January 19, 2017 • 82 views
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Around 1.2 million dogs are killed every year. 40% of those dogs are pit bulls. But why are so many people afraid of certain dogs just because of their breed? The answer to that question will change depending on who you ask. Some people believe that certain types of dogs (such as pit bulls) are born violent and need to be put down for the safety of others. However, others believe that the personality traits and mannerisms of the dog depend on its upbringing.
This controversial topic has gone so far in Montreal that the city has banned anyone from adopting any pit bulls or “pit bull type” dogs after a woman was killed by one this past September. The new law began this October, banning anyone from acquiring a new pit bull or a breed similar to pit bulls. The law also states that if someone already owns a pit bull or a dog that looks like a pitbull, the owner must get a license, perform a criminal background check on the dog, and keep his or her dog muzzled on a mere four-foot leash at all times in public.
Olivia Corvelli (‘20) owns a dog named Lexi (whose breed is unknown) that her family adopted four years ago from a pound. The pound told Olivia’s family that they found the puppy roaming the streets in the Bronx. Lexi can be frightened easily and, on rare occasions, resort to growling or biting if she feels threatened.
“The pound said she was probably neglected or abused,” Corvelli said. “And in the pound she was with a bunch of pit bulls and she would get scared.”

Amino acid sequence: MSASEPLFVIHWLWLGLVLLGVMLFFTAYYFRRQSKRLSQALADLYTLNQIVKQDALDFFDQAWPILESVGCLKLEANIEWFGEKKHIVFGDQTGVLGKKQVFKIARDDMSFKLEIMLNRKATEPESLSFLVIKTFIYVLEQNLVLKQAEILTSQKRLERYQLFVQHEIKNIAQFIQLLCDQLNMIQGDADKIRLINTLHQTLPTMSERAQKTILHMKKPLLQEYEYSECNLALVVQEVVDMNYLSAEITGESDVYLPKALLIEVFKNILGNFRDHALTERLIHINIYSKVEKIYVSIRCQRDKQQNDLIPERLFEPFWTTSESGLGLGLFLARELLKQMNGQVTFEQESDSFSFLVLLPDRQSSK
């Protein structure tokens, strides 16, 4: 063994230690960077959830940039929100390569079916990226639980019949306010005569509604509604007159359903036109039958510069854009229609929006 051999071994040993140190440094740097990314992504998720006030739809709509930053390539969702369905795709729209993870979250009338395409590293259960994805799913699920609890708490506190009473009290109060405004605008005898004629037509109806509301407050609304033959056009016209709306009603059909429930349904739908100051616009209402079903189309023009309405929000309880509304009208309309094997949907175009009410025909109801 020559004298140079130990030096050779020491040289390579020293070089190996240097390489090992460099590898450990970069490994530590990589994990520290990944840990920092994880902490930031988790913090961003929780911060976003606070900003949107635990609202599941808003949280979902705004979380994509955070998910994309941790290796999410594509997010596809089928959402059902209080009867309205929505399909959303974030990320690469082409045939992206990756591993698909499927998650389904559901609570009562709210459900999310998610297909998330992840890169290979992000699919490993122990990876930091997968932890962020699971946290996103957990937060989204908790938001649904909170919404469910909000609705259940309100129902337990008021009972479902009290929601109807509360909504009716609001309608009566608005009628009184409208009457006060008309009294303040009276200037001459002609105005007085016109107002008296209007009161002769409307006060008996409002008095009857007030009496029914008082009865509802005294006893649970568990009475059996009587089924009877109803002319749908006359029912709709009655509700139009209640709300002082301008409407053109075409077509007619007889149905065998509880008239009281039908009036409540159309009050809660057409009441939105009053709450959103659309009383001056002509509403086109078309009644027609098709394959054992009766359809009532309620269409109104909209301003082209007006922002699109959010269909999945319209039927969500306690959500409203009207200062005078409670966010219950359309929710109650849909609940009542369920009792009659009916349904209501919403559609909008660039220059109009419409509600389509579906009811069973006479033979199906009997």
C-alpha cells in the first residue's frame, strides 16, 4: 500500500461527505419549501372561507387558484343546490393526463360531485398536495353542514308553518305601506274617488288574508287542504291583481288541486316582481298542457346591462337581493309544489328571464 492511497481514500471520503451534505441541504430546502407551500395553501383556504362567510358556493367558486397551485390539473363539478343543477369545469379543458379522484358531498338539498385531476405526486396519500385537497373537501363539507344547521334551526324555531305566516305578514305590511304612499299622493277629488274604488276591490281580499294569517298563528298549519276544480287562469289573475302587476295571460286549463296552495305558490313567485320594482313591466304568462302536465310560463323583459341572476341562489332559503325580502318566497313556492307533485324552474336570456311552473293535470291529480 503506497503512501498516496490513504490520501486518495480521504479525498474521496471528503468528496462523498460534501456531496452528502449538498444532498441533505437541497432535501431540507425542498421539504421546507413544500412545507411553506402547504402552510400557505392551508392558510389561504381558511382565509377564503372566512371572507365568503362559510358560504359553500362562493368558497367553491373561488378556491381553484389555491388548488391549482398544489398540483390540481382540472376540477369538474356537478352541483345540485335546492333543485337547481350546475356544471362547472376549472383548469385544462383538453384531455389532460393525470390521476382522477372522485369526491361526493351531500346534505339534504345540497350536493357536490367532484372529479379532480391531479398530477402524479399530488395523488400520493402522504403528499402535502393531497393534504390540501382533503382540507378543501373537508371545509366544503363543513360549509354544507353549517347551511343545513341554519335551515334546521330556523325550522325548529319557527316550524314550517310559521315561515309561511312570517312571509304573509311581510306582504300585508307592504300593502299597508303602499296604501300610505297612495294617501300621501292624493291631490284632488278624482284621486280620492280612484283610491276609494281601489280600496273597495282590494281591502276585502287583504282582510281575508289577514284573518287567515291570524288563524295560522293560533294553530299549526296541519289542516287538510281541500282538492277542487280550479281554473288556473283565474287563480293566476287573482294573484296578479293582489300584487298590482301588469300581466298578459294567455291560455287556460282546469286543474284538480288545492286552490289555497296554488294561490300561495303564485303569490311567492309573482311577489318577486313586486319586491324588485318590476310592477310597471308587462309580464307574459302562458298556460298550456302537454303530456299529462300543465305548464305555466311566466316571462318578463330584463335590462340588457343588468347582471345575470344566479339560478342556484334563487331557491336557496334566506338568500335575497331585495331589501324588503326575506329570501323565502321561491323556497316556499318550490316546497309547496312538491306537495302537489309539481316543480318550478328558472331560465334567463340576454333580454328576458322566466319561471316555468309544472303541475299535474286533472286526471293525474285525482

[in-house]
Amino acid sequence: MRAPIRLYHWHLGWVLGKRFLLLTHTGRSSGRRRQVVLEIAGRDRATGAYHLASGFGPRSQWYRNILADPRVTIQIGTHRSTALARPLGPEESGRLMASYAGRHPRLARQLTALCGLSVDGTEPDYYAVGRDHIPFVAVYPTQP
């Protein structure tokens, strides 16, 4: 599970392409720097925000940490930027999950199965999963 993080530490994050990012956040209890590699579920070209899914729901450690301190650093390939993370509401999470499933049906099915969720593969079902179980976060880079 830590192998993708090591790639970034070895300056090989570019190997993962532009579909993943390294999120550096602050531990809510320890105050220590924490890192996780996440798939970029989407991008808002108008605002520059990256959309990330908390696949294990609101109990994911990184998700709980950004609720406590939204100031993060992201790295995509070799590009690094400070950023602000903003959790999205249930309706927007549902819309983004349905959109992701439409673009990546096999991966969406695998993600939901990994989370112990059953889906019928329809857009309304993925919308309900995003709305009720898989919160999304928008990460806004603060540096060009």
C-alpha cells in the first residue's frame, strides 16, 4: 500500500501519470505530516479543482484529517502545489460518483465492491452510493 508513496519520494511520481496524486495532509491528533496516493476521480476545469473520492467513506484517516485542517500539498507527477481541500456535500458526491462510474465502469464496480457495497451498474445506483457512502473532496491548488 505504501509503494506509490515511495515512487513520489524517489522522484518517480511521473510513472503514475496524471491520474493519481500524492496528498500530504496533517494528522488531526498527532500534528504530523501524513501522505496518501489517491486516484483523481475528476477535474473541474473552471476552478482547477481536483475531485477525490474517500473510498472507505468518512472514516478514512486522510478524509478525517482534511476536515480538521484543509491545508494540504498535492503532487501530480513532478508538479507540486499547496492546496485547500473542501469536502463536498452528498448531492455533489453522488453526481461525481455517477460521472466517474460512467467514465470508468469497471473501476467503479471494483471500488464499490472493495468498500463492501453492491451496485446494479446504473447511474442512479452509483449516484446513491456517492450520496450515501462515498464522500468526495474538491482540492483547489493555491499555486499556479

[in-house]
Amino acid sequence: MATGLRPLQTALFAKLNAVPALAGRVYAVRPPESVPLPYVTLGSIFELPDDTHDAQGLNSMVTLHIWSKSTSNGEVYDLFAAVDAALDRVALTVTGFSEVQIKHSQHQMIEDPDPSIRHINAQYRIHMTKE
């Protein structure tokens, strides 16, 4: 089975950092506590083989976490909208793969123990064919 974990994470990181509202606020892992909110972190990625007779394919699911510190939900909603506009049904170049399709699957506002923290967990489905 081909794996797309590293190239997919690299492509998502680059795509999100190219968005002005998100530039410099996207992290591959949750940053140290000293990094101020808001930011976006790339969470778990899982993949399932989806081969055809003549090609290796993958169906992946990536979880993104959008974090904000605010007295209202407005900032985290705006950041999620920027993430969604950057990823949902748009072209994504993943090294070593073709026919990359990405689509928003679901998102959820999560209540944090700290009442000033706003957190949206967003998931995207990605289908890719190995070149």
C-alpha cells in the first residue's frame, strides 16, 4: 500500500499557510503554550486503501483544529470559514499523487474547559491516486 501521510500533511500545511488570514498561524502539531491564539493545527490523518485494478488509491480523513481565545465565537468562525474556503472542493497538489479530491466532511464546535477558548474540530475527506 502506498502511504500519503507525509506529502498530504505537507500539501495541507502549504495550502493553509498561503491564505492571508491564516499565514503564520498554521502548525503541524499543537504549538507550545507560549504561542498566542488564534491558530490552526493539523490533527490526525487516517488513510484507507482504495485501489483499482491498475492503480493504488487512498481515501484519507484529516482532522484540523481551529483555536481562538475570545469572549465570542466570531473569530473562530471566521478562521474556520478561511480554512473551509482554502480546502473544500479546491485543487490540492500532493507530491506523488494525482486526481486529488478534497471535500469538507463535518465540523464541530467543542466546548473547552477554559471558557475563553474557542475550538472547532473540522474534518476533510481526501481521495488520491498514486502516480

Pit bulls have had a bad reputation for a long time because of their history with violence. In a 2015 study, pit bulls, American bulldogs, and rottweilers made up 97% of dog-bite related fatalities, according to dogsbite.org. Yet some of these dog breeds are very nice and gentle and are homed with families who have babies or children. Clearly these “violent” dog breeds are very controversial.
According to Corvelli, Lexi has been known to not be trusting of others. She is fiercely loyal to her family. When she believes that there may be danger, such as strangers in the house or a doorbell ringing, Lexi “goes crazy”.
“If a family member is in the house and someone she doesn’t know walks in, she goes crazy. But if no one is home and someone she doesn’t know comes in the house, she gets scared and hides in the attic,” Corvelli said.
Corvelli says that her defensive nature could be a result of how she grew up. Corvelli believes that if Lexi were treated differently in her youth, she would have different temperaments than those in which she possesses today.
“I think she is a sweet dog and she’s really just scared of everything so she acts really tough,” Corvelli said.
Lillie Daschil (‘20) is very familiar with Corvelli’s dog. Although she has known Lexi ever since the Corvellis adopted her, Lexi still hasn’t quite warmed up to Daschil, along with any other frequent guest at her home.
“When you enter the Corvelli household, Lexi makes it very apparent that she is there and she will fight you if you try to pull something sketchy. I think her goal is to intimidate and make sure that you’re not a predator,” Daschil said.
According to anyone who meets Lexi, she is not a mean dog. Many believe that she just had a troubled past that resulted in her being defensive and timid now.
“Lexi is a very intimidating dog, and although I believe that she truly is a kind soul, she definitely puts up walls to make it seem like she is scary so no one will hurt her,” Daschil said. “You can tell Lexi has been abused in the past. I think all of the trauma she experienced at a young age has really damaged her and shaped her into the defensive dog she is today.”
Even though she is not a pit bull, Lexi represents many dogs around the world who are discriminated against. She is the way she is today because of her upbringing, yet her family wouldn’t want her to be any other way. However, this may not be the case for many other dogs across the globe. This creates a very difficult question: Are certain dog breeds really born violent, or have they just gained a bad rep?